Just as supply chain issues start to ease and manufacturers think they have inventory management under control, talks of an economic downturn pick up speed. At least for the time being, manufacturers will continue walking an inventory management tightrope.
Earlier this month, The Empire State Manufacturing Index showed a big decline in business conditions, with new orders and shipments significantly down, while delivery times are steady and business inventories are up slightly. This was reiterated in the New York Fed’s description of the economy as slowing to a crawl. In June, the U.S. Fed indicated there was a downshift in economic growth, but a month later reported a slight increase in manufacturing output. Needless to say, it’s more challenging than ever to make operating decisions, especially when it comes to inventory.
Globally, manufacturers are seeing inventory levels reach record highs. While this is occurring across all 12 manufacturing sectors, automobiles, electronics, and machinery are responsible for most of the buildup. In April, the Office of the Comptroller of the Currency reported, “The uncertainty around supply chain disruptions and future demand creates risks for firms.” It went on to state, “As some, possibly many, companies look to maintain safety stocks in a just-in-case model, the risk of an inventory overbuild may be higher than in the past.”
In many cases, a just-in-time inventory management strategy worked until COVID, but then manufacturers hit a major speed bump with supply chain delays and issues. Building a just-in-case safety stock served as a work around to catch up and meet demand. Now, inflation and other economic headwinds appear to be slowing demand and increasing inventory. With a lot of speculation about what comes next, manufacturers are left in a precarious position about how to manage inventory going forward.
Safety stock provides a cushion to help a manufacturer avoid missing deliveries and losing customers. It serves as “backup” to cycle stock or inventory expected to be sold within a defined time period, and helps address a variety of issues from supplier delays and inaccurate forecasts to excess demands and financial constraints. With the right safety stock, you can continue filling orders even if your cycle stock runs out. (Abby Jenkins, Safety Stock: What It Is & How to Calculate It, Oracle Netsuite)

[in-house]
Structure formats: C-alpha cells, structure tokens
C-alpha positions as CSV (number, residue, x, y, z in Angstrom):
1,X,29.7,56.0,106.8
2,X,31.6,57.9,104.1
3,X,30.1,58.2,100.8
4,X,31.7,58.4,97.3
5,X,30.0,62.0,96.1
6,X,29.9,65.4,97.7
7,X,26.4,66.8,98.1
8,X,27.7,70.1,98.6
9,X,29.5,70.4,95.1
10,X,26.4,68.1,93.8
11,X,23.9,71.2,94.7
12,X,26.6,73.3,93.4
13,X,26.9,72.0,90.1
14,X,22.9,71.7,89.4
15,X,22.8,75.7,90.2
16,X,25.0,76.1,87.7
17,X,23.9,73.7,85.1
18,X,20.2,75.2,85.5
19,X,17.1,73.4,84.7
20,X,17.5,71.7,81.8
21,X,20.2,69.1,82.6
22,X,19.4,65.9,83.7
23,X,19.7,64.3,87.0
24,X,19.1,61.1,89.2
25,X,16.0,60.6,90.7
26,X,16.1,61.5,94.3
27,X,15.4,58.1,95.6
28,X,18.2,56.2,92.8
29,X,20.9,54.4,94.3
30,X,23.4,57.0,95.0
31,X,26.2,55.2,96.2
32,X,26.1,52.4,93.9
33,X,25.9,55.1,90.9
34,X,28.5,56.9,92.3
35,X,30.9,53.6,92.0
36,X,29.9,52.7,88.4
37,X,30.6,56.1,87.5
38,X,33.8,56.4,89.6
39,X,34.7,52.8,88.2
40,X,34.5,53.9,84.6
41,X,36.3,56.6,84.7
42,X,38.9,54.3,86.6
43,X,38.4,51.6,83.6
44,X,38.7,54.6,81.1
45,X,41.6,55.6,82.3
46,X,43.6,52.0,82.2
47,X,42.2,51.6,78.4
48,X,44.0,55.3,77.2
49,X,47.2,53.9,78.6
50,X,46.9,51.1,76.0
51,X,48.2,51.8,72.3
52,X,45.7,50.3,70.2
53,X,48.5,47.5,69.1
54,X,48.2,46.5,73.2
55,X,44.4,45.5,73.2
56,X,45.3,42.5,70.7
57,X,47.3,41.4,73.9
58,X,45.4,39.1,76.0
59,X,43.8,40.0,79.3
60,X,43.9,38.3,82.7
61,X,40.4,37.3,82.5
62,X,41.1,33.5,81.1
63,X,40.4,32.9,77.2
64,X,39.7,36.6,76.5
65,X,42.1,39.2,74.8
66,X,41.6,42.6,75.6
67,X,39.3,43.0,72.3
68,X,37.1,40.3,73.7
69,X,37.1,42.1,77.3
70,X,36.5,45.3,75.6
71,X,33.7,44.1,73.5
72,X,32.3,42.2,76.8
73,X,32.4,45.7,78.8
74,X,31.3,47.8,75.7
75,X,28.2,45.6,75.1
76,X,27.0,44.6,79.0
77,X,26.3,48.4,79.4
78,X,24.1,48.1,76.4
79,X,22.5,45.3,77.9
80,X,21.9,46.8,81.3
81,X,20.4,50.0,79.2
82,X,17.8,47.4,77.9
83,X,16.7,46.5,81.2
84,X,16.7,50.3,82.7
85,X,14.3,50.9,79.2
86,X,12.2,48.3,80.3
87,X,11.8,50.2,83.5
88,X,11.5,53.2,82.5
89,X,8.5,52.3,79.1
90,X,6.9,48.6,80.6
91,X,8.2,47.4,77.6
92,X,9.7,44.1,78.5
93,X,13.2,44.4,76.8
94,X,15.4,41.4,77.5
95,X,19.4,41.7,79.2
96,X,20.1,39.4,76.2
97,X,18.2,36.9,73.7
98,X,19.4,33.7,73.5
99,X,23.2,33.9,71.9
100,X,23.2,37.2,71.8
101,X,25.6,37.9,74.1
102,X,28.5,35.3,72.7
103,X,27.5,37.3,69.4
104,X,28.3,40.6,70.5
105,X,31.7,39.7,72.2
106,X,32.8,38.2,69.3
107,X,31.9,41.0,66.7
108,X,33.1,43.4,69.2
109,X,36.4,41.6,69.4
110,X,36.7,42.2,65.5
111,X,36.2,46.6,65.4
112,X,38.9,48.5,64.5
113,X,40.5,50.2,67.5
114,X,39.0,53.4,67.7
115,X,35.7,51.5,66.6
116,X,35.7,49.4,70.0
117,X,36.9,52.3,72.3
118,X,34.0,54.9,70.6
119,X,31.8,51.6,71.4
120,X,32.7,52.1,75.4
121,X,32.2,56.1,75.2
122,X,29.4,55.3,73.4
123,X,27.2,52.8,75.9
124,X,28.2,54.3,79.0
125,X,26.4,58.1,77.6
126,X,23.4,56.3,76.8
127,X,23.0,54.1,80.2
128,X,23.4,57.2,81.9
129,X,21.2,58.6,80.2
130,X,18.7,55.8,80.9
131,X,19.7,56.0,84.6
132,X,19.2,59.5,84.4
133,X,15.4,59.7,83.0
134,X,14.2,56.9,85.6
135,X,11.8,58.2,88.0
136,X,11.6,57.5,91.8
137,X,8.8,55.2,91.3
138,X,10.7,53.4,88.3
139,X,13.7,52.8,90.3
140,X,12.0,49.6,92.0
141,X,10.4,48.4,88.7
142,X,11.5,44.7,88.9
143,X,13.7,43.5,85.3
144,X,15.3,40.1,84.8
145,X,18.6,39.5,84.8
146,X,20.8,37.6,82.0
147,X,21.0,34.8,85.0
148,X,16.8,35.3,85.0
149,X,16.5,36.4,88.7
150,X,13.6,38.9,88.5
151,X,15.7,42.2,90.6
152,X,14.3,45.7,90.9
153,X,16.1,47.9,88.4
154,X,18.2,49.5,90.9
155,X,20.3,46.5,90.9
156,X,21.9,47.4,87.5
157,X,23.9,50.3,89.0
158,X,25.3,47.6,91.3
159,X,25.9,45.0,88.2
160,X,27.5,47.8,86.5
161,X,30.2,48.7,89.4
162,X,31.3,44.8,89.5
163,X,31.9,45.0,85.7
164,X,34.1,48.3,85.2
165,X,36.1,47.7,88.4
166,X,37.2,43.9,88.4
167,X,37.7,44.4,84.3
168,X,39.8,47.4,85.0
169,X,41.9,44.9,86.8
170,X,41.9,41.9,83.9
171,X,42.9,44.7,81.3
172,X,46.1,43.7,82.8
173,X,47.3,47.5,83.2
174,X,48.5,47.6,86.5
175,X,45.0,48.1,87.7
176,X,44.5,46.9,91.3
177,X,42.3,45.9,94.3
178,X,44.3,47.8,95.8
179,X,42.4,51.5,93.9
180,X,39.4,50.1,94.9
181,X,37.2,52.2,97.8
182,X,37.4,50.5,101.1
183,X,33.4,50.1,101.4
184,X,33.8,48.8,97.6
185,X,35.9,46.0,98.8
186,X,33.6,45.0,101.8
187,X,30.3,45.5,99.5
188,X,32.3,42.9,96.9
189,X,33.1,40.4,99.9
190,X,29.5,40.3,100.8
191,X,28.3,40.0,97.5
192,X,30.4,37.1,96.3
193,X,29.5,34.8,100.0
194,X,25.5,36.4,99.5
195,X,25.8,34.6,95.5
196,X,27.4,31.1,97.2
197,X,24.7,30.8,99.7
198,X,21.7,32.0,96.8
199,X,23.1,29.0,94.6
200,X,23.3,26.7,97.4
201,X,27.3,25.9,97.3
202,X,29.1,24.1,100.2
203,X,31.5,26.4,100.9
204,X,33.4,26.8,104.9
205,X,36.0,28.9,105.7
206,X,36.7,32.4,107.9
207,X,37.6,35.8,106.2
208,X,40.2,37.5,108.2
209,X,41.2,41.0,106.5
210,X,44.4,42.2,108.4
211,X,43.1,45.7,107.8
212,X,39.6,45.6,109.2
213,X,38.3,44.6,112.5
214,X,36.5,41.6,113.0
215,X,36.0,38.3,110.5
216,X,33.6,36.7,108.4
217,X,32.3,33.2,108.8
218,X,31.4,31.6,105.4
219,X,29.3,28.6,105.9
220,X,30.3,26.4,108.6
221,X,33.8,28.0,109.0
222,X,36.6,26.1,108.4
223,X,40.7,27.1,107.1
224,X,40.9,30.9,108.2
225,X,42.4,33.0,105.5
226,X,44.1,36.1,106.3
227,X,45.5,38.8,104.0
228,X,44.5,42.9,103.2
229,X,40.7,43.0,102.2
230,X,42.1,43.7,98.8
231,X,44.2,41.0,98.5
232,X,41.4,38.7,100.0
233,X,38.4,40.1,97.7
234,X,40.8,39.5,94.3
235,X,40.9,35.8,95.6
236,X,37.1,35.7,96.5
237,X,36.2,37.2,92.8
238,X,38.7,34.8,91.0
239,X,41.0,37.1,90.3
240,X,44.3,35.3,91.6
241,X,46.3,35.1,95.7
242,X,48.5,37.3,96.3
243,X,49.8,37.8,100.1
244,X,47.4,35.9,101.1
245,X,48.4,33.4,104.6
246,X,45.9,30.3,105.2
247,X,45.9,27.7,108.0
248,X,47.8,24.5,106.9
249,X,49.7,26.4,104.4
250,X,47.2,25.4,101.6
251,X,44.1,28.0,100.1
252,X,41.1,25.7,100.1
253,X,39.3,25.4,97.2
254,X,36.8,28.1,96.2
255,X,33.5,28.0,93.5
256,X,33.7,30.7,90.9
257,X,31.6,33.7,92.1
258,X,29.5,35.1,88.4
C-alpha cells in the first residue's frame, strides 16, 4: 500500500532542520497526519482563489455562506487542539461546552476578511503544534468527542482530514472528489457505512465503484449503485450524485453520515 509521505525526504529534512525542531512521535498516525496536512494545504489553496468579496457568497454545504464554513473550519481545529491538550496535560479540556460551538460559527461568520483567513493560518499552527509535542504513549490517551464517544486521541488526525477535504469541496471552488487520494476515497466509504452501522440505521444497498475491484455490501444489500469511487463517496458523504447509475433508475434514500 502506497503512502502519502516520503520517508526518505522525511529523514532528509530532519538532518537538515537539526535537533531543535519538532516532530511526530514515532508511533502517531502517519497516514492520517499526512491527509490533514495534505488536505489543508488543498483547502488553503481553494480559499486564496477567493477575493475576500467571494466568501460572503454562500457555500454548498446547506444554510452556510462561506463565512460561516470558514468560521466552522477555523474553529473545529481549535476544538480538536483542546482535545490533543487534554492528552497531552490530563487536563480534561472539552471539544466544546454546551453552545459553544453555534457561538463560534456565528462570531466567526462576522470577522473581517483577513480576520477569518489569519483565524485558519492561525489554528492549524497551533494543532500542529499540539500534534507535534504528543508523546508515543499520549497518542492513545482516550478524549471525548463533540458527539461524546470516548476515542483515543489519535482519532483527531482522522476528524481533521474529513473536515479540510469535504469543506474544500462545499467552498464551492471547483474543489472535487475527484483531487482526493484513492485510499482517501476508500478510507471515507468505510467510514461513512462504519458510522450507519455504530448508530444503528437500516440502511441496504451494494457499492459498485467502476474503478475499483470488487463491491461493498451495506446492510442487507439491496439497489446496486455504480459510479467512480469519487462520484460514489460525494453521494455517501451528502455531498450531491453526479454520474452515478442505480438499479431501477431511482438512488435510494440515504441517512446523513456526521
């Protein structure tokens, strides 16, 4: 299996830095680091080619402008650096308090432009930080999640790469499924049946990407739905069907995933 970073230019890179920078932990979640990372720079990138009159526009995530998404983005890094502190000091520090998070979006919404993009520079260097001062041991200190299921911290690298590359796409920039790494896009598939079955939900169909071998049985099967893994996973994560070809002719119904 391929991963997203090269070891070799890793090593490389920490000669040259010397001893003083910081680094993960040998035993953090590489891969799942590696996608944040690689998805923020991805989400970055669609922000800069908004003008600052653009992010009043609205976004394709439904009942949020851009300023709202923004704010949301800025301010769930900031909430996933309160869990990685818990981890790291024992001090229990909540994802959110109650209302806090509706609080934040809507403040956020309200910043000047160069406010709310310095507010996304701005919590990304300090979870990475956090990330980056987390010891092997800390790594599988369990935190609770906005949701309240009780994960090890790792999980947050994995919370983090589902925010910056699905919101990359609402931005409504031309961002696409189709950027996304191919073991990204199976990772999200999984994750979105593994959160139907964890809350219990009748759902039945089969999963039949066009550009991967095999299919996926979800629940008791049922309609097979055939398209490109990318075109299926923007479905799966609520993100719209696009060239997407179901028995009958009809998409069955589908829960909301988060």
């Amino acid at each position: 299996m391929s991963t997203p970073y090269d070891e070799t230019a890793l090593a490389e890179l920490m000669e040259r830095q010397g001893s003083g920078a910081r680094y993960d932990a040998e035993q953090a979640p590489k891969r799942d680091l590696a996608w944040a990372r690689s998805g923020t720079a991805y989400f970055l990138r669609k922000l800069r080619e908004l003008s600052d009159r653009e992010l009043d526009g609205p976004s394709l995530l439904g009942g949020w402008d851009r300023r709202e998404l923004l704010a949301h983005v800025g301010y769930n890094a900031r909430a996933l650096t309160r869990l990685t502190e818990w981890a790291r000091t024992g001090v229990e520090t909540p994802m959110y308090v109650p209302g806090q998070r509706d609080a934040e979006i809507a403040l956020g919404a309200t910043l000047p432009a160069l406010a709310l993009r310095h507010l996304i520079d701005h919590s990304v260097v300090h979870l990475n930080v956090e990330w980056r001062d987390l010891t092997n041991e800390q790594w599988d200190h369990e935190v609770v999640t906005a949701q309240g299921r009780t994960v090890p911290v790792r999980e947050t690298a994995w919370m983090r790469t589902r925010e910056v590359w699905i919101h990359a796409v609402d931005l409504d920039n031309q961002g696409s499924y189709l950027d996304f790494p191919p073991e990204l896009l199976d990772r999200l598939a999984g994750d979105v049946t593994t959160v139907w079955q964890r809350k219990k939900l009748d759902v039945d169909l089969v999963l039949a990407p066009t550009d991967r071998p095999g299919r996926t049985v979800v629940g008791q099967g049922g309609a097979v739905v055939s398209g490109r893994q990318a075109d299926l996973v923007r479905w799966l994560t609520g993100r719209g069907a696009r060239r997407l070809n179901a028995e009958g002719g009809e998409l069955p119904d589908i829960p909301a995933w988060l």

While it’s tempting to reduce safety stock to zero when demand slows, it also increases the risk of not having a cushion to meet demand fluctuations or supplier delays. On the other hand, too much safety stock translates into excess stock that ties up cash, can be a considerable expense, takes up space needed for cycle stock or new products, and results in revenue losses.
Different formulas (click here for one and here for a few others) can be used to calculate safety stock for different situations. As an alternative, some manufacturers set fixed amounts for safety stock, but this increases the likelihood of overstock. InFlow Inventory suggests comparing carrying costs against the cost of potential stock outs, when making decisions about excess inventory. A Fast Company article suggested “leveling production rates with demand” even though that demand may be difficult to forecast, especially since different industries will likely experience shortages and excess inventory issues throughout the year.
An inventory management software or platform may provide some relief by helping address a number of challenges inherent to the entire inventory management process, from tracking, warehouse efficiencies, and data issues to order management, warehouse space management, and more.
As you strategize your inventory management approach for the months ahead, please know RBT CPAs is here to take care of your accounting, tax, and audit needs. This way, you’re freed up to safely walk across that tightrope, one step at a time.